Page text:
Stocks get back to falling on Wall Street ahead of busy week

NEW YORK (AP) — Wall Street is back to falling on Monday, ahead of a busy week with updates scheduled for how bad inflation is and how corporate profits are handling it.

The S&P 500 was 0.6% lower in afternoon trading, after earlier being down as much as 1.3%. The Dow Jones Industrial Average was virtually unchanged at 31,333 after erasing an earlier loss of 214 points. The Nasdaq composite was 1.5% lower, as of 2 p.m. Eastern time. All three indexes are coming off a rare winning week.

Stocks of smaller companies were slumping more than the rest of the market, with the Russell 2000 index down 1.5%, as worries about a possible recession continue to dog markets. The highest inflation in four decades is pushing central banks around the world to hike interest rates, which puts the clamps on the economy and pushes downward on all kinds of investments.

Parts of the economy are slowing already, from manufacturing to housing, though the still-hot jobs market remains a notable exception.

COVID also continues to have a hold on the global economy. An outbreak of infections is forcing casinos in the Asian gambling center of Macao to shut for at least a week. That sent Wynn Resorts and Las Vegas Sands down more than 7% apiece for some of the largest losses in the S&P 500.

Twitter was down even more, 9%, in the first trading after billionaire Elon Musk said he wants out of his deal to buy the social media platform for $44 billion. Twitter said it will take Musk to court to uphold the agreement.

Other big technology companies were also particularly weak. It’s a continuation of this year’s trend, where rising rates most hurt the investments that soared highest earlier in the pandemic.

In the bond market, a warning signal is continuing to flash about a possible recession. The yield on the 10-year Treasury slid to 2.99% from 3.09% late Friday as investors moved dollars into investments seen as holding up better in a downturn. It remains below the two-year Treasury yield, which fell to 3.06%.

Such a thing doesn’t occur often, and some investors see it as a sign that a recession may hit in the next year or two. The 10-year yield has been below the two-year yield since last week.

In the stock market, utilities and other companies that don’t need a strong economy to thrive were among the minority to rise and limit Wall Street’s losses.

Whether a recession comes or not, investors likely need to brace for much more volatile markets than they’ve become accustomed to over the last 40 years, strategists at BlackRock said Monday.

For decades, an era of “Great Moderation” smoothed out swings in economic growth and inflation and rewarded investors for “buying the dip” whenever prices dropped. Now, with production constraints driving inflation higher, high debt levels weighing on economies and “the hyper-politicization of everything” affecting policy decisions, BlackRock strategists say they’re expecting more volatility and shorter time periods between recessions.

“The Goldilocks option is now off the table,” where stocks and bonds can rise in concert, said Wei Li, global chief investment strategist at BlackRock Investment Institute.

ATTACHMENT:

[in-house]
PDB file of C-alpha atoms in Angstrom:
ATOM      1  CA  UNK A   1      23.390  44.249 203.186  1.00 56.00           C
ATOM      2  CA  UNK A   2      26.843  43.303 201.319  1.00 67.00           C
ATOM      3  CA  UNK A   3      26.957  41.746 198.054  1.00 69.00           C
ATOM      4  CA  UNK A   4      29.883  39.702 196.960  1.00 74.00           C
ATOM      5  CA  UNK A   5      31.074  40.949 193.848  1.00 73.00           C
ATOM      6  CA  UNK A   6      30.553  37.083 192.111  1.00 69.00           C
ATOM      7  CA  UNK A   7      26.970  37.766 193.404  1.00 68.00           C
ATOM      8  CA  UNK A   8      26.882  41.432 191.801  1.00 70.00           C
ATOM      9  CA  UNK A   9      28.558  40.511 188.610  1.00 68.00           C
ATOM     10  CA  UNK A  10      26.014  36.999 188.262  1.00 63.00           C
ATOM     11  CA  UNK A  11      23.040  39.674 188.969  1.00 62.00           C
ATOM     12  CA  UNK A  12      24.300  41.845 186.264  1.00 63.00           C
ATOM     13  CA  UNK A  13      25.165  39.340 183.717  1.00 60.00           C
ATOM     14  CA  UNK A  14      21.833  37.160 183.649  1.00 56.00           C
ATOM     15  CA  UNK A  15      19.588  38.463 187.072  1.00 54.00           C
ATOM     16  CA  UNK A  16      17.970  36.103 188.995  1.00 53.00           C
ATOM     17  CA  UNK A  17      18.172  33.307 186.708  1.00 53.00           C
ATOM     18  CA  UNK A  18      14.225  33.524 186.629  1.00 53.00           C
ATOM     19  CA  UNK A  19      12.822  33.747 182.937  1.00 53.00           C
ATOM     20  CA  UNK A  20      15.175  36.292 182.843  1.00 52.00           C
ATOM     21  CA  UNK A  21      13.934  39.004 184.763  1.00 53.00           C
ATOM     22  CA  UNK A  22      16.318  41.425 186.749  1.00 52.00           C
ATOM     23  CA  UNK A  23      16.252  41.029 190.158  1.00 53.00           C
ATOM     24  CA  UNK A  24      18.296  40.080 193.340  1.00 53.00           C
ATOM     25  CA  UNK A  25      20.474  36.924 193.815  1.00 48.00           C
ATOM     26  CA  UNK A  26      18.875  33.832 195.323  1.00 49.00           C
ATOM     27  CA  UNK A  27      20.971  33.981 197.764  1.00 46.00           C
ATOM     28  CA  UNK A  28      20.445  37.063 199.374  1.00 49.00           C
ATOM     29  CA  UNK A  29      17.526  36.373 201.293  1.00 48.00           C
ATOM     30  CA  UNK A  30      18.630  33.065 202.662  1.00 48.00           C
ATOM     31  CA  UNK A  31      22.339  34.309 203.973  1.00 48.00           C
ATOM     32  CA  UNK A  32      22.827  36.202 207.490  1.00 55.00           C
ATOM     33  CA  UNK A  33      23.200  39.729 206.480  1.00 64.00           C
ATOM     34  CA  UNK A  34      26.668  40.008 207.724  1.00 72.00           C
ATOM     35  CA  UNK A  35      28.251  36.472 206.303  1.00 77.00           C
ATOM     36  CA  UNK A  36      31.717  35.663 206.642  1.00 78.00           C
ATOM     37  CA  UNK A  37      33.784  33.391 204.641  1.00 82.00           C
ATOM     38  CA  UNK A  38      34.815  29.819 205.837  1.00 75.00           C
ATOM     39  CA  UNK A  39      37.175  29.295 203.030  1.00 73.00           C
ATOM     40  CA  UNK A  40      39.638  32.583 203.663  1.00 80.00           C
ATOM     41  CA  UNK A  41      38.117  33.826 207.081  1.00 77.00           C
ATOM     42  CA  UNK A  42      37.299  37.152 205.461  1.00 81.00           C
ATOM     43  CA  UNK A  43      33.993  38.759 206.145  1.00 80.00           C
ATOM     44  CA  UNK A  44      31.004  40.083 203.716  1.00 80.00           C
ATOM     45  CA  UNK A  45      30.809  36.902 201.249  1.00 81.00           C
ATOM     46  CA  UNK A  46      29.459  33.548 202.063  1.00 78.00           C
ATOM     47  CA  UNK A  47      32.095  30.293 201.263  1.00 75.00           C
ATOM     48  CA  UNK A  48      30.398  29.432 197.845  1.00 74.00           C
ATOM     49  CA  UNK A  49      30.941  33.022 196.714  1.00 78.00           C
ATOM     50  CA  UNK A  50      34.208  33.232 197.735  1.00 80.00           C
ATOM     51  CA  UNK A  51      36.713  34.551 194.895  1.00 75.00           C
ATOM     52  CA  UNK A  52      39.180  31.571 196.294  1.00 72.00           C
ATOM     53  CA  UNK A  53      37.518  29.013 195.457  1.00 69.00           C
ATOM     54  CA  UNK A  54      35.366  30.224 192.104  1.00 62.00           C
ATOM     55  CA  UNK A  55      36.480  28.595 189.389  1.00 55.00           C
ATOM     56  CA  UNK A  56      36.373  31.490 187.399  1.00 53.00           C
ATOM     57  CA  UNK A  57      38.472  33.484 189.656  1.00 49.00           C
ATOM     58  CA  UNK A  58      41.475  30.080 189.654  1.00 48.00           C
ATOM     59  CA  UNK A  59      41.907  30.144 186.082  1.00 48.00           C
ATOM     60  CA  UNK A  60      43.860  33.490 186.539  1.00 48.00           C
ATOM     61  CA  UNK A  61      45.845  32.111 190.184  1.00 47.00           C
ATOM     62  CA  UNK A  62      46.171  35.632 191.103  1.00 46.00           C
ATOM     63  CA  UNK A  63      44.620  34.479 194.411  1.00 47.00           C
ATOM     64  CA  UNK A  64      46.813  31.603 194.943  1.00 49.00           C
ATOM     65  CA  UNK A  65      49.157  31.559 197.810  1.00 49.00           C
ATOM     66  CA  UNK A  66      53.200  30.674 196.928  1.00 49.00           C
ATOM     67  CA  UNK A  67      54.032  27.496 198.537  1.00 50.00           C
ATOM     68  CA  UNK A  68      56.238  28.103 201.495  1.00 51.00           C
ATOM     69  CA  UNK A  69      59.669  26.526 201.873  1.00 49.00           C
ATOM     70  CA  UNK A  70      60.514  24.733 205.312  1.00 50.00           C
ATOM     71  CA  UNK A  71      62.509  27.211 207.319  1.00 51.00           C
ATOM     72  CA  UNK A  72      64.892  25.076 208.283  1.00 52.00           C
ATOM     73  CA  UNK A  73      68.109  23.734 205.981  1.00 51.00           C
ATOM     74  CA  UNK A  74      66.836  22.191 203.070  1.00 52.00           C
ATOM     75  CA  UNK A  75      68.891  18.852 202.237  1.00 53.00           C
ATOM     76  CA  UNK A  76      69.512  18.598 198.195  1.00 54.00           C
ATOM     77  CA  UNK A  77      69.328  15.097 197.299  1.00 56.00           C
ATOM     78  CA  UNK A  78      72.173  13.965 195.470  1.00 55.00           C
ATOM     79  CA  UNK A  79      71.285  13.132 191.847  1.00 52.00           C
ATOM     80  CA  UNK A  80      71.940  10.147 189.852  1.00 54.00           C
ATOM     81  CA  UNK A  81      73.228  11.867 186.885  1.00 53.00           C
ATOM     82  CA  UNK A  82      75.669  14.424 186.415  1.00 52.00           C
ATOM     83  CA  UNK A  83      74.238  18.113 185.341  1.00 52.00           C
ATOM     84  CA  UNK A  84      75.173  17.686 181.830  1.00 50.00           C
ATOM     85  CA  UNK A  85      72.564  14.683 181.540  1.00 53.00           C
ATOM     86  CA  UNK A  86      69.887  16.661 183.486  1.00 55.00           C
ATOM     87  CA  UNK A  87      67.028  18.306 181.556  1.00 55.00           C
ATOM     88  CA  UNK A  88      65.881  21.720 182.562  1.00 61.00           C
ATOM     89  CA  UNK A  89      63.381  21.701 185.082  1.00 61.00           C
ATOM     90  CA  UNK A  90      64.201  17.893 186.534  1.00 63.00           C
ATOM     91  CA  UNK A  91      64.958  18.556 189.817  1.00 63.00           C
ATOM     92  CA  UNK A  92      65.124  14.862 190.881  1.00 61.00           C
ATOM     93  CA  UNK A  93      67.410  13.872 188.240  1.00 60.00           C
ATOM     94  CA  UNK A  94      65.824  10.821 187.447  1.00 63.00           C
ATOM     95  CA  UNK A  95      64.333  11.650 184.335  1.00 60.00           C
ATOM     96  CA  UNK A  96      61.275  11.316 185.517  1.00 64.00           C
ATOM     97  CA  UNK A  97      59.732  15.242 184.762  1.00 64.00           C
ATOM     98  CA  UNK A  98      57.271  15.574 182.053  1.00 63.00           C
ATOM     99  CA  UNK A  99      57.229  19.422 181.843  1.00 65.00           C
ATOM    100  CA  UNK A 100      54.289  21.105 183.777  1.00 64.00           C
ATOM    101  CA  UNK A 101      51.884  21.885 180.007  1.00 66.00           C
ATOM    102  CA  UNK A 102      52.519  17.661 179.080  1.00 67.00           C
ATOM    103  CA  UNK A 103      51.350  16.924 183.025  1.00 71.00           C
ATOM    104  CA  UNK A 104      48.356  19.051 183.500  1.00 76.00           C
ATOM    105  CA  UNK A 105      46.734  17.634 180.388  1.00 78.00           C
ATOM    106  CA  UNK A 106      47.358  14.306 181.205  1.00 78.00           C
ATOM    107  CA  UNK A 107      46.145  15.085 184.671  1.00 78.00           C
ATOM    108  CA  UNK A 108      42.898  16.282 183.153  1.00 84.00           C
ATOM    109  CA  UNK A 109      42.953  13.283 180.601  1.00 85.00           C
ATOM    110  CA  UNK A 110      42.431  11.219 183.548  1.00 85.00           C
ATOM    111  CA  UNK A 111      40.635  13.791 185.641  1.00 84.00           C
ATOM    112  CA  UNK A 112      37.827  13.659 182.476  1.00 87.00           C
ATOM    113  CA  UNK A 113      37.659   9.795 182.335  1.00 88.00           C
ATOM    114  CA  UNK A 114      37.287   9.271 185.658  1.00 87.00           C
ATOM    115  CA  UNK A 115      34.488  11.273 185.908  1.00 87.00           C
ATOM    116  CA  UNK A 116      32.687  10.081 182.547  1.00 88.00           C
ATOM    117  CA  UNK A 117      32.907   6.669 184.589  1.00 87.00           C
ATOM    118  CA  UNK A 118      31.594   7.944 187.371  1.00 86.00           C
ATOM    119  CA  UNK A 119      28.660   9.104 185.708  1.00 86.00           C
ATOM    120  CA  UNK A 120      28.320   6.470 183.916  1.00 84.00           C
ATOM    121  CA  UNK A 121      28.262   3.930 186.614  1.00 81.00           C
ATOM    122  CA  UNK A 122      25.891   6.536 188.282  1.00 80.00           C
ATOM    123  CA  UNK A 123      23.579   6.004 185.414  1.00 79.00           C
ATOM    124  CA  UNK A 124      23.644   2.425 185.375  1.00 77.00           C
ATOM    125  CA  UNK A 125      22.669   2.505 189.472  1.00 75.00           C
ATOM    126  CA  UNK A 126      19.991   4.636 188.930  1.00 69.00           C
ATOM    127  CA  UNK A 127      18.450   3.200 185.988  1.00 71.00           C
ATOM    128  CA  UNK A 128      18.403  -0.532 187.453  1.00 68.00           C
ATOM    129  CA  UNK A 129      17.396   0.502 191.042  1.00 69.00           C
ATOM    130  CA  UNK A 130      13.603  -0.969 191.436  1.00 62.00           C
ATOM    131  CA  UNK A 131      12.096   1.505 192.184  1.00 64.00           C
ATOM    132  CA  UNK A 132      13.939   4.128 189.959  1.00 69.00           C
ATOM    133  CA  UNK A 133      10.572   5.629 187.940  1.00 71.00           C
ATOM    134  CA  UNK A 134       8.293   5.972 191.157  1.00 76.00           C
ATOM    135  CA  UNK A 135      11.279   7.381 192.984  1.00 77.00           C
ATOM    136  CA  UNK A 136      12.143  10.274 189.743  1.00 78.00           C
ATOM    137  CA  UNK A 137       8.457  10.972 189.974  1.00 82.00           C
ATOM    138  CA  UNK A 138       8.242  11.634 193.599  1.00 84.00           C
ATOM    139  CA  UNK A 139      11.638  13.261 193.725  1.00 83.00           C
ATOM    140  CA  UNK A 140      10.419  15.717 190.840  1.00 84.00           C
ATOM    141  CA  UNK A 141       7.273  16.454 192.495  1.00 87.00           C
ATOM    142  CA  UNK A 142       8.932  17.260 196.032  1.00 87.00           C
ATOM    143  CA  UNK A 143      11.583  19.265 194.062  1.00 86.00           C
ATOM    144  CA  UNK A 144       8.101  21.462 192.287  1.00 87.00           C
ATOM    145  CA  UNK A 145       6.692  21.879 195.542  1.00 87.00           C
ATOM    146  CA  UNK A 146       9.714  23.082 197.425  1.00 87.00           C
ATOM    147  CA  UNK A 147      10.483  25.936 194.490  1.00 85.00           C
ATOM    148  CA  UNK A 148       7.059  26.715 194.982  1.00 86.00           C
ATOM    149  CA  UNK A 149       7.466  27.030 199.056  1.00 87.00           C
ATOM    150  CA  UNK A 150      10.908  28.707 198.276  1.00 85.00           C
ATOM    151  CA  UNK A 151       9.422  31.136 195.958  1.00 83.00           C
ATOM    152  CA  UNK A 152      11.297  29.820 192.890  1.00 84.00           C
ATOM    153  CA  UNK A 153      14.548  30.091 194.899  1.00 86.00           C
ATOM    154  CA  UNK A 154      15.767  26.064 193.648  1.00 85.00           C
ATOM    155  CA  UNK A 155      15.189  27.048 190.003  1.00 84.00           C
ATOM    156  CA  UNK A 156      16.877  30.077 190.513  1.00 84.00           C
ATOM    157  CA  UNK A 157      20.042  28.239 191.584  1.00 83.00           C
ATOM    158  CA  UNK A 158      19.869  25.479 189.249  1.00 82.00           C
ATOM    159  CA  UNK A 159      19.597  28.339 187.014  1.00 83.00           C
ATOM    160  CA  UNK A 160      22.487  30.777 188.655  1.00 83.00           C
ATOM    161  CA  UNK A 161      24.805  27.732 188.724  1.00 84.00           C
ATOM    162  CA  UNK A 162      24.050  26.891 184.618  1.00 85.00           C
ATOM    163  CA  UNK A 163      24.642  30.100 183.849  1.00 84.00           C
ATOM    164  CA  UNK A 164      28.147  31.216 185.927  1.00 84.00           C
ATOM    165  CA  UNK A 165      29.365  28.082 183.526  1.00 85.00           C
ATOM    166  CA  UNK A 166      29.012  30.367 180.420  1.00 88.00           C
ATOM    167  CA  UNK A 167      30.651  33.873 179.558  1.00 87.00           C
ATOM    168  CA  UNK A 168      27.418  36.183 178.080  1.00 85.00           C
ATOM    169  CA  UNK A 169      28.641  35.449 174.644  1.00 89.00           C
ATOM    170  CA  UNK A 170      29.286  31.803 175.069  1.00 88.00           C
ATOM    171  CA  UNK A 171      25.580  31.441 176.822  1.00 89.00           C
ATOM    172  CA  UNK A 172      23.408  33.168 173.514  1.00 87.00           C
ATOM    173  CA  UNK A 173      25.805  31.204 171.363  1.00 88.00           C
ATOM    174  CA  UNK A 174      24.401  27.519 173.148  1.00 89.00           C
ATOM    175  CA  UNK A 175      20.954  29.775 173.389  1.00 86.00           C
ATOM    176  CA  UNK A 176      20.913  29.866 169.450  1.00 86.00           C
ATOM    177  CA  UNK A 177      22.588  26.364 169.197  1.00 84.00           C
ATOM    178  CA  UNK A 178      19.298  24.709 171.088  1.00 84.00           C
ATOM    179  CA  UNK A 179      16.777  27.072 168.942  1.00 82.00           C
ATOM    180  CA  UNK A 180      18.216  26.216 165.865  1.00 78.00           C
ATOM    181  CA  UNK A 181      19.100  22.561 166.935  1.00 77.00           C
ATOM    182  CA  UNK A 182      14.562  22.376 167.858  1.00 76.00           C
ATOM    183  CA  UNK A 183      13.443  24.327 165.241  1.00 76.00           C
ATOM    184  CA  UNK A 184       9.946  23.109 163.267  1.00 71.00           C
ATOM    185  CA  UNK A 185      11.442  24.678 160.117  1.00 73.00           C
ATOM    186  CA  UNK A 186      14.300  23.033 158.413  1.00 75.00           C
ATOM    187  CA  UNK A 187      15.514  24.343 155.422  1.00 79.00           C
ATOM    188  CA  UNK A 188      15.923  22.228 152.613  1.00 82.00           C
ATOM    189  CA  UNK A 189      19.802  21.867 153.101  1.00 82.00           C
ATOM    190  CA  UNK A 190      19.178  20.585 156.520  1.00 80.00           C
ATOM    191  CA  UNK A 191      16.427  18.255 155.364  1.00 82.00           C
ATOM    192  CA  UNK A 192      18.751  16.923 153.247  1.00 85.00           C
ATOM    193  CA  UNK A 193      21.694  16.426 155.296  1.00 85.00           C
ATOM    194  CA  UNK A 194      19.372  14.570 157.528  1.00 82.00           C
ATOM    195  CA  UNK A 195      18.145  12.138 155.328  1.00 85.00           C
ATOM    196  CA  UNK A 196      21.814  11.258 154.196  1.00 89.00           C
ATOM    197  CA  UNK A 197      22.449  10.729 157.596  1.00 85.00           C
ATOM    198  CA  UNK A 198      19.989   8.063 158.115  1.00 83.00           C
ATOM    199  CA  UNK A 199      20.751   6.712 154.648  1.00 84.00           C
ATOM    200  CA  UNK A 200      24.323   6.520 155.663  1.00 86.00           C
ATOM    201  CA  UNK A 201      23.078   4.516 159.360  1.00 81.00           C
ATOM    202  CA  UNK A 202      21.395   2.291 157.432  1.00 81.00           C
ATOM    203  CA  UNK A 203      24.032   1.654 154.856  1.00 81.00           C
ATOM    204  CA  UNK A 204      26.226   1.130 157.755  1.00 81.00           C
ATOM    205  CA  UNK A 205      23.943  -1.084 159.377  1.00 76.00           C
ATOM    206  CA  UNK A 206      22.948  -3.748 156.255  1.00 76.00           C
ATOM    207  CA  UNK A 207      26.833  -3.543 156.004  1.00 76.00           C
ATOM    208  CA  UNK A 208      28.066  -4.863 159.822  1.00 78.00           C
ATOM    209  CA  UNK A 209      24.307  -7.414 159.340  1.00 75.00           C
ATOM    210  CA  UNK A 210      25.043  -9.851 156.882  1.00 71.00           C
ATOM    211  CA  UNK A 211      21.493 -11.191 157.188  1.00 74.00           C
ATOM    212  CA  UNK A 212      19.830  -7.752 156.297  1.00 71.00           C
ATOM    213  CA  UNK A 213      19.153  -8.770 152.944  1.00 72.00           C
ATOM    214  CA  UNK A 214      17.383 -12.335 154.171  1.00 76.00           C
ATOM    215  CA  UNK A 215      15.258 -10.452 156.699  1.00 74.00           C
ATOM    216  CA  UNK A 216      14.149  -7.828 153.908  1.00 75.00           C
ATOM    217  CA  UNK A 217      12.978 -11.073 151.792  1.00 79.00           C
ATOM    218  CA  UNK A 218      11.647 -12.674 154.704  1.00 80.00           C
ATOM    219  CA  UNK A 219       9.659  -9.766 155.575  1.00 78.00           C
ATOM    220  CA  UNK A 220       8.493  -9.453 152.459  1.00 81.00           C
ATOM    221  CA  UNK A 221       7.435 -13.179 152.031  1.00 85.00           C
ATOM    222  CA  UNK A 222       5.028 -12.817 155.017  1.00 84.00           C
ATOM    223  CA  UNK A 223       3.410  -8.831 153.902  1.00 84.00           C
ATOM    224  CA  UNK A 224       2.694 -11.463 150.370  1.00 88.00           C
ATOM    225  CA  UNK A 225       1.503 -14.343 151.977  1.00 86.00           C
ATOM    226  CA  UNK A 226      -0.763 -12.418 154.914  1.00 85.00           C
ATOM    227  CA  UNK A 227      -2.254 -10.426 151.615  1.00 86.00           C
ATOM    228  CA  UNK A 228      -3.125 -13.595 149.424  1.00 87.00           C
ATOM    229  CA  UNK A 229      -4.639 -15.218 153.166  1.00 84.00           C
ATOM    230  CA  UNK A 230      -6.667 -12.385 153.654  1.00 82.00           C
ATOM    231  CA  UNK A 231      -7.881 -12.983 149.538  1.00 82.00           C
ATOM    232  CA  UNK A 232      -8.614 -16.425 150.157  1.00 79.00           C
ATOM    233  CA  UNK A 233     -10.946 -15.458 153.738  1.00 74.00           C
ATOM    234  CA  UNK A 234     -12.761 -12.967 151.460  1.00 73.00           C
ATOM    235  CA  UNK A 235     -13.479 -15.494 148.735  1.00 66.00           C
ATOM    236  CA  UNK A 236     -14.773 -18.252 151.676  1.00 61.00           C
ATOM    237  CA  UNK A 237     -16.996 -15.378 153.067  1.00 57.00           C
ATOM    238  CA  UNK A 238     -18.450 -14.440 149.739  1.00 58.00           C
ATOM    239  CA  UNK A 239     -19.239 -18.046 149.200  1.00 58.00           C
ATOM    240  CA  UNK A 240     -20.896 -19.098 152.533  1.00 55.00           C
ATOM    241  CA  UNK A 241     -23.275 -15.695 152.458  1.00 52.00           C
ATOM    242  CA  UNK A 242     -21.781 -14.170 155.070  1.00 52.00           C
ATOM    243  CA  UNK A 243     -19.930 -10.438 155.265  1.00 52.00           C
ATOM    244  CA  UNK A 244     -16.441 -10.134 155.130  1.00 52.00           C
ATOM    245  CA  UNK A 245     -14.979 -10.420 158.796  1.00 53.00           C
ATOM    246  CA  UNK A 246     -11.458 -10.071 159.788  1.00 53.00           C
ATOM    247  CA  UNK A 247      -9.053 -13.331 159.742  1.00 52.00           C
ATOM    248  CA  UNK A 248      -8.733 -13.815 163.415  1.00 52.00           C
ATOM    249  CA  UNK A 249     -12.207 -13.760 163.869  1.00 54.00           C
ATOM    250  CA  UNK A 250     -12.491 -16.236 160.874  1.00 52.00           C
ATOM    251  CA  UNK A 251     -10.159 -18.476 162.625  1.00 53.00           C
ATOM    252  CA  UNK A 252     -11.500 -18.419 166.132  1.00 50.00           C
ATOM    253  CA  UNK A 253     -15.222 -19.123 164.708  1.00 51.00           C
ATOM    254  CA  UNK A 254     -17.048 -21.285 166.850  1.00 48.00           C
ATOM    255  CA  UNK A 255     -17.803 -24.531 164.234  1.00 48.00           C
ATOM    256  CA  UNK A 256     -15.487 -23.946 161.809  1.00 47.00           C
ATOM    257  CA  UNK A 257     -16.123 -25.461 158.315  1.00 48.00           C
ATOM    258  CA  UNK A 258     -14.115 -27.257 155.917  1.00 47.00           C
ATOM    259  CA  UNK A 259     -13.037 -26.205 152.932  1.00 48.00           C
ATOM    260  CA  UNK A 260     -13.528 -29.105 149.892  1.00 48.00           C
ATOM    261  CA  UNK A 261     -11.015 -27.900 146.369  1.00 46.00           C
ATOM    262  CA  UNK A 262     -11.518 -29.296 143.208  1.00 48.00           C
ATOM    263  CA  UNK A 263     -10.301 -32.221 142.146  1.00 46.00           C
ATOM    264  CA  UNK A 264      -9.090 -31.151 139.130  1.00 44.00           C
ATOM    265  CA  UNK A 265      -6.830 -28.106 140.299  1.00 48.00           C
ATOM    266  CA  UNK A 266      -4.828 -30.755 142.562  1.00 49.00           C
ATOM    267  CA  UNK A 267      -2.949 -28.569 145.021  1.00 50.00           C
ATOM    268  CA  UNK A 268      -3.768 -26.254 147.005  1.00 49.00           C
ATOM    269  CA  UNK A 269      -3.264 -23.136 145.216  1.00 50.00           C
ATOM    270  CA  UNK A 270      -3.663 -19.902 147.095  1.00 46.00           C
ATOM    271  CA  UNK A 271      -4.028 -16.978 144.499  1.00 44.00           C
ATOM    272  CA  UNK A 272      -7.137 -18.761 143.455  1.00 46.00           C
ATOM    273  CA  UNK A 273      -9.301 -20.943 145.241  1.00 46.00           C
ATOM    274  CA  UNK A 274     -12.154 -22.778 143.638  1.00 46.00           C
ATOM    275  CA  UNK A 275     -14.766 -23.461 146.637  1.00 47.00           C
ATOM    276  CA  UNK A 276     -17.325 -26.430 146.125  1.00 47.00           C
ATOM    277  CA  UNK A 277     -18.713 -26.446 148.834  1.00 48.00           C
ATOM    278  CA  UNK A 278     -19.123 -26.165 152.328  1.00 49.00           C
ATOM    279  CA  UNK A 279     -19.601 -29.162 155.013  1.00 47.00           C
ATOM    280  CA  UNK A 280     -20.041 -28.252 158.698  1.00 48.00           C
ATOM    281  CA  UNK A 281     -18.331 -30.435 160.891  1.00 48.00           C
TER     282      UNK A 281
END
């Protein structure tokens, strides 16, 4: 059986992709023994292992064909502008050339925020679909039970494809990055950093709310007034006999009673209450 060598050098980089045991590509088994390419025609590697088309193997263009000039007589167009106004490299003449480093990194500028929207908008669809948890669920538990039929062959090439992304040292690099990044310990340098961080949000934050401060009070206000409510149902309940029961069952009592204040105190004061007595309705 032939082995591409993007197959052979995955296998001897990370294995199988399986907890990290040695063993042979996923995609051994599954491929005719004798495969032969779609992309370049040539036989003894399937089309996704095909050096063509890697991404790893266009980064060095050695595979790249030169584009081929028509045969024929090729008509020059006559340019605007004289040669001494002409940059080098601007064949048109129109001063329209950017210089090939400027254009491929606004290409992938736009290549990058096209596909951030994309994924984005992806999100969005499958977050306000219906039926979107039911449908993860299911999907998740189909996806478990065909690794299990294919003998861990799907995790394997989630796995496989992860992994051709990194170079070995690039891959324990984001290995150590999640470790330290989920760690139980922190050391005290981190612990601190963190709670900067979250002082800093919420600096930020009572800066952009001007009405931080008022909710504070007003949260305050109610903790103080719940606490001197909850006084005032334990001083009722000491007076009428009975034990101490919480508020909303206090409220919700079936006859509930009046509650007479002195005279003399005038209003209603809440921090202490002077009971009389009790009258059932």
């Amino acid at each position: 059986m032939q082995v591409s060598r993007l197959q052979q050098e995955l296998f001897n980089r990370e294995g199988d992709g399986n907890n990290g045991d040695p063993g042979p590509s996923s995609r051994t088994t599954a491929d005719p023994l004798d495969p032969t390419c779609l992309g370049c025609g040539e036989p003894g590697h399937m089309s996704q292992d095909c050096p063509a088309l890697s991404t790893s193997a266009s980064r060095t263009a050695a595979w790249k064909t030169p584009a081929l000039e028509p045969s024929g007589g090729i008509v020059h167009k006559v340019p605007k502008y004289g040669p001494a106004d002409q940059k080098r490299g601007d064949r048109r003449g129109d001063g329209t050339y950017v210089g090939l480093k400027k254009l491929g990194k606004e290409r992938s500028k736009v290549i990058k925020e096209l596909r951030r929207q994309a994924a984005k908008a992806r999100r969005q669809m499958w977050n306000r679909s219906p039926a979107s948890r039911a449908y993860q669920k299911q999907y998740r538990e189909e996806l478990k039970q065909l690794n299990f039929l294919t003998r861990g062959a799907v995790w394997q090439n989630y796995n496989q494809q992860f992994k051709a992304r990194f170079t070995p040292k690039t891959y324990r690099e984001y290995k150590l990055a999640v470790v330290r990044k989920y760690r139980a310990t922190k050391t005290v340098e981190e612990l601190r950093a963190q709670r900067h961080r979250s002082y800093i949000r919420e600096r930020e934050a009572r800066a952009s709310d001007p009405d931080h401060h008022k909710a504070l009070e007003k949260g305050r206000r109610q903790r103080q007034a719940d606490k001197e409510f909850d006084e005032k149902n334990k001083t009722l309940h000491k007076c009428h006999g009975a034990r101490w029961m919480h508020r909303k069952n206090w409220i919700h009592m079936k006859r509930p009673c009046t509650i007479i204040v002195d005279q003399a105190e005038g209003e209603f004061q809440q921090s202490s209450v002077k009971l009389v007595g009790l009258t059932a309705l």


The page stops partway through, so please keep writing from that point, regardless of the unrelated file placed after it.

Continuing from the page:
The BlackRock strategists say they prefer stocks over bonds for the long term, but that they’re nevertheless shying away from stocks for the next six to 12 months. One reason is that profit margins for companies are at risk of falling from their historically high levels.

Companies this week are set to begin reporting how their profits fared during the spring. Big banks and other financial companies dominate the early part of the schedule, with JPMorgan Chase and Morgan Stanley set for Thursday. BlackRock, Citigroup and Wells Fargo are among those reporting on Friday.

PepsiCo is scheduled to report on Tuesday, with Delta Air Lines on Wednesday.

Expectations for second-quarter results seem to be low. Analysts are forecasting 4.3% growth for companies across the S&P 500, which would be the weakest since the end of 2020, according to FactSet.

Even if companies end up reporting better results than expected, which is usually the case, analysts say the heavier focus will be on what CEOs say about their profit trends for later in the year.

The roughly 19% drop for the S&P 500 this year has been due entirely to rising interest rates and changes in how much investors are willing to pay for each $1 of a company’s profit. So far, expectations for corporate profits have not come down much. If they do, that could lead to another leg downward for stocks.

Many on Wall Street expect those expectations to come down. Companies are already facing challenges in high inflation and the potential for weaker demand from customers overwhelmed by rising prices.

The recent rise of the U.S. dollar against other currencies adds another risk on top, according to Michael Wilson, equity strategist at Morgan Stanley.

One euro is worth very close to $1 now, down 15% from a year earlier, for example. That means sales made in euros may be worth fewer dollars than before.

“The main point for equity investors is that this dollar strength is just another reason to think earnings revisions are coming down over the next few earnings seasons,” Wilson wrote in a report.

Beyond earnings updates, reports this week on inflation will likely dominate trading. On Wednesday, economists expect a report to show that inflation at the consumer level accelerated again last month, up to 8.8% from 8.6% in May.

On Thursday, economists expect a report to show that inflation at the wholesale level remained at 10.8% last month.

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